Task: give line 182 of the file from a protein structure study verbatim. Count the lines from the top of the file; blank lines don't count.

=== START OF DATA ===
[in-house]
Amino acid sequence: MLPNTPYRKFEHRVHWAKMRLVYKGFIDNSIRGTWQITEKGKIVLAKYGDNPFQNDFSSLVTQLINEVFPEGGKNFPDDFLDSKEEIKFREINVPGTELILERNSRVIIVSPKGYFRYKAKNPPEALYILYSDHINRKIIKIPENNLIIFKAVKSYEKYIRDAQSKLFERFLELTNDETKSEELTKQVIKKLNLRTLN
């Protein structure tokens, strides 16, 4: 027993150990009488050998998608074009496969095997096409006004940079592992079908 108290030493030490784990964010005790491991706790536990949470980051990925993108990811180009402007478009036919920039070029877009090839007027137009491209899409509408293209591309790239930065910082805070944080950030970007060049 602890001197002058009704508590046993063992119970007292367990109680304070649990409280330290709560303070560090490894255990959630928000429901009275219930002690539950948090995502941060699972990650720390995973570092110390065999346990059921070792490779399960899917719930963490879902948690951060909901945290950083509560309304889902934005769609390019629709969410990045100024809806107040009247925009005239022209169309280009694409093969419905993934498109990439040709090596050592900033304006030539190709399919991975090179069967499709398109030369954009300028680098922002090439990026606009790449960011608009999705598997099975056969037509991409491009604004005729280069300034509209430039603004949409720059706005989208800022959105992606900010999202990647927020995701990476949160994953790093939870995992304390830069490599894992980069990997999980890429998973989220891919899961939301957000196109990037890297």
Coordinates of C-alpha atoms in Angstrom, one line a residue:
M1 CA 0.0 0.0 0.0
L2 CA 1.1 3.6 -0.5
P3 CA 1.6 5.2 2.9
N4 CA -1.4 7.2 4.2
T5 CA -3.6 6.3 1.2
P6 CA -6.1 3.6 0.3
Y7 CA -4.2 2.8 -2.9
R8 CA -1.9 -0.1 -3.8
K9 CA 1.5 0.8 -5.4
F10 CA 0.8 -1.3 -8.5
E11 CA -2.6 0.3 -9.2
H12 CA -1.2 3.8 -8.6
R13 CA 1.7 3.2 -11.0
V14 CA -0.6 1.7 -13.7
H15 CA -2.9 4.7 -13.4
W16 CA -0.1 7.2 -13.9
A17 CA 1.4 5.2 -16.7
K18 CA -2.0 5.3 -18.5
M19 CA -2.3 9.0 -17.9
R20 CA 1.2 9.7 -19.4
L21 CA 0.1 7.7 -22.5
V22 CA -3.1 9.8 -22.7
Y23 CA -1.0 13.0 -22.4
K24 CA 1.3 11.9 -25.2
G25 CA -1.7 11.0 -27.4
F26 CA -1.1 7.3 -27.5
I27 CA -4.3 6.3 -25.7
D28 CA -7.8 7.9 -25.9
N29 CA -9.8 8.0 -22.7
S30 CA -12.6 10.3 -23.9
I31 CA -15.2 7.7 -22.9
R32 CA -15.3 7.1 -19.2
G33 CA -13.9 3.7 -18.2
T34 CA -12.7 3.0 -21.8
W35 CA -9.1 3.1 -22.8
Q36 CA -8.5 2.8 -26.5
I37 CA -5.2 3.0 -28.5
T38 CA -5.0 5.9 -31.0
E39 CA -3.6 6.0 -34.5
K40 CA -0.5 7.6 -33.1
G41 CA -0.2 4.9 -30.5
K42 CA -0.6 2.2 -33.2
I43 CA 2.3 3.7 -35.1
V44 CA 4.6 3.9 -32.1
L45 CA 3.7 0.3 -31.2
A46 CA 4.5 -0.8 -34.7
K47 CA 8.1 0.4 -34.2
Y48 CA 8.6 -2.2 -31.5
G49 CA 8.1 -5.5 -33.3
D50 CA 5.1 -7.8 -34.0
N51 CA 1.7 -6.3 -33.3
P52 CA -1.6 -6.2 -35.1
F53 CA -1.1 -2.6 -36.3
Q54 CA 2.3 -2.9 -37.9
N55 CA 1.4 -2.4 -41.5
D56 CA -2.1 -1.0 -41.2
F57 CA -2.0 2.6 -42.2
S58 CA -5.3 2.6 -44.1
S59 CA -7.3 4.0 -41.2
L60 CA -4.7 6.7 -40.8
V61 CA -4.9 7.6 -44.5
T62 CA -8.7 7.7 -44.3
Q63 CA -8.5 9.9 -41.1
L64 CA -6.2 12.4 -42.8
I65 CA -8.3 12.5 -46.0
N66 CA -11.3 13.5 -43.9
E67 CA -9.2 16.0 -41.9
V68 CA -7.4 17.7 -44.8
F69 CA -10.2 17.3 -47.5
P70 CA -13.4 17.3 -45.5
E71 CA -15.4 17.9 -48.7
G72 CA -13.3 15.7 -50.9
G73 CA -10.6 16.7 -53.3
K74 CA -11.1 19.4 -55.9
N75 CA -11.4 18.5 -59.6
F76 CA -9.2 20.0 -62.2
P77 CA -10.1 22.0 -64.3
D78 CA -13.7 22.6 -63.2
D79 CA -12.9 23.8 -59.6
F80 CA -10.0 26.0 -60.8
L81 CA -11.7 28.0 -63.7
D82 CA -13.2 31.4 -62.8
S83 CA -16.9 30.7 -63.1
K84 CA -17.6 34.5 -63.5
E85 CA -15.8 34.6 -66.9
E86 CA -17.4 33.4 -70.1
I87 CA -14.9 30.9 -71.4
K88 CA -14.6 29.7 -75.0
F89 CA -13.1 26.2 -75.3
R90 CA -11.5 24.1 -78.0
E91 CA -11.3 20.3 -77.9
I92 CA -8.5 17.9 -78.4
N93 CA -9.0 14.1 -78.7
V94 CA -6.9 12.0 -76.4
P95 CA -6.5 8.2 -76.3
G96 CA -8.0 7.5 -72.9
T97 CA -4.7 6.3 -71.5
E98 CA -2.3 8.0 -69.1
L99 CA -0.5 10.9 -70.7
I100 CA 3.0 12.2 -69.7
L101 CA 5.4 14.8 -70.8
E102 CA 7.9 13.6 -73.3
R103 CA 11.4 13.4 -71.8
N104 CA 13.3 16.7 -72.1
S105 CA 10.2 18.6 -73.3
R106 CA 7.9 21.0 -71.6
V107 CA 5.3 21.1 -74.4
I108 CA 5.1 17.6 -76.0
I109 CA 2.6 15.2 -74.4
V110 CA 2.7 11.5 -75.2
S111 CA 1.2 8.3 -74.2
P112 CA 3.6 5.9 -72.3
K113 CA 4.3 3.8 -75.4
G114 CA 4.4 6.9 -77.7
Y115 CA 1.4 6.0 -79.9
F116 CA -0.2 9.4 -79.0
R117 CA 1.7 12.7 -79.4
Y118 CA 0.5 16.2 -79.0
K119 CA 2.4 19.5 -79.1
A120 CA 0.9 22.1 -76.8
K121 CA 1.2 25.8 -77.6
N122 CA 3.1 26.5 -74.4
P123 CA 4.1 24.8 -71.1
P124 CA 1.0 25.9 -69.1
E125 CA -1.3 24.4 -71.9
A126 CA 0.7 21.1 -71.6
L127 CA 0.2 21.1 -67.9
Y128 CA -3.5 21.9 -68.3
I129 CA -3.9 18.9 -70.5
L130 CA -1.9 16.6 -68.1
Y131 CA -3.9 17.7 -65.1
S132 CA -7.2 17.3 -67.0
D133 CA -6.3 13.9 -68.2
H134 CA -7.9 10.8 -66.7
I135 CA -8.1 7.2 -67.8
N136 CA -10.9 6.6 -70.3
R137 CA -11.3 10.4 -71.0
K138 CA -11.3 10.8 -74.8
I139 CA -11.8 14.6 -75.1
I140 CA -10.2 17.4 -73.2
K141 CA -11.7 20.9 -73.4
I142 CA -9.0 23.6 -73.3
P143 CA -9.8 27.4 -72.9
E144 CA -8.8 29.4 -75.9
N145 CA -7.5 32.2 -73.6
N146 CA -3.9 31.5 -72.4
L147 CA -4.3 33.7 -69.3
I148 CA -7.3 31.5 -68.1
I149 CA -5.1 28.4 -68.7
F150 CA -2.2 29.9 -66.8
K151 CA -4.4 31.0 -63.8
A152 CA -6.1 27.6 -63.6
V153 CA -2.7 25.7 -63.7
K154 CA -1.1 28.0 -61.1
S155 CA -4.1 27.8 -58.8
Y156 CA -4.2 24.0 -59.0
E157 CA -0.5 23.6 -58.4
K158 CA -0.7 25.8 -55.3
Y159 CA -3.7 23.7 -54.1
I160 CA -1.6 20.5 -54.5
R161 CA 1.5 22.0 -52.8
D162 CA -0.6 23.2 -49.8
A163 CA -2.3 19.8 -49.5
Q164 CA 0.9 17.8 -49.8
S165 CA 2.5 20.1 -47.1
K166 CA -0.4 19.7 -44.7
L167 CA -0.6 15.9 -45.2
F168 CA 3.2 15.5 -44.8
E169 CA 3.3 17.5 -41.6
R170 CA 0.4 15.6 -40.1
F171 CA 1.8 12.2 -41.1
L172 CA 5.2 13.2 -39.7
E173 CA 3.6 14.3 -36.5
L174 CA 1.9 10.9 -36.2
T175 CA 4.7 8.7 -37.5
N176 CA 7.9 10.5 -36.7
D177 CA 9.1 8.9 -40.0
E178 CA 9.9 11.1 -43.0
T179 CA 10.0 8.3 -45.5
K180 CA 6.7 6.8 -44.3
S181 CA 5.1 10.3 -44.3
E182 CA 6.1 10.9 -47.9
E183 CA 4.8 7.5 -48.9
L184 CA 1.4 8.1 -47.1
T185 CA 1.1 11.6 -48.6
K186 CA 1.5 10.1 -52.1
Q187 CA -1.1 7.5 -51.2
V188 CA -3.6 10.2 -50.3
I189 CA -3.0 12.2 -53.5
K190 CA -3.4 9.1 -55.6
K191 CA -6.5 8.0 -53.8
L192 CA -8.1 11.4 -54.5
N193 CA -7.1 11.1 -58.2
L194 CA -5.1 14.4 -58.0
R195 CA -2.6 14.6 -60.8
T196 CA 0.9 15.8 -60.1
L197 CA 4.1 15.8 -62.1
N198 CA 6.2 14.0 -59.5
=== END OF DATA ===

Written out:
E178 CA 9.9 11.1 -43.0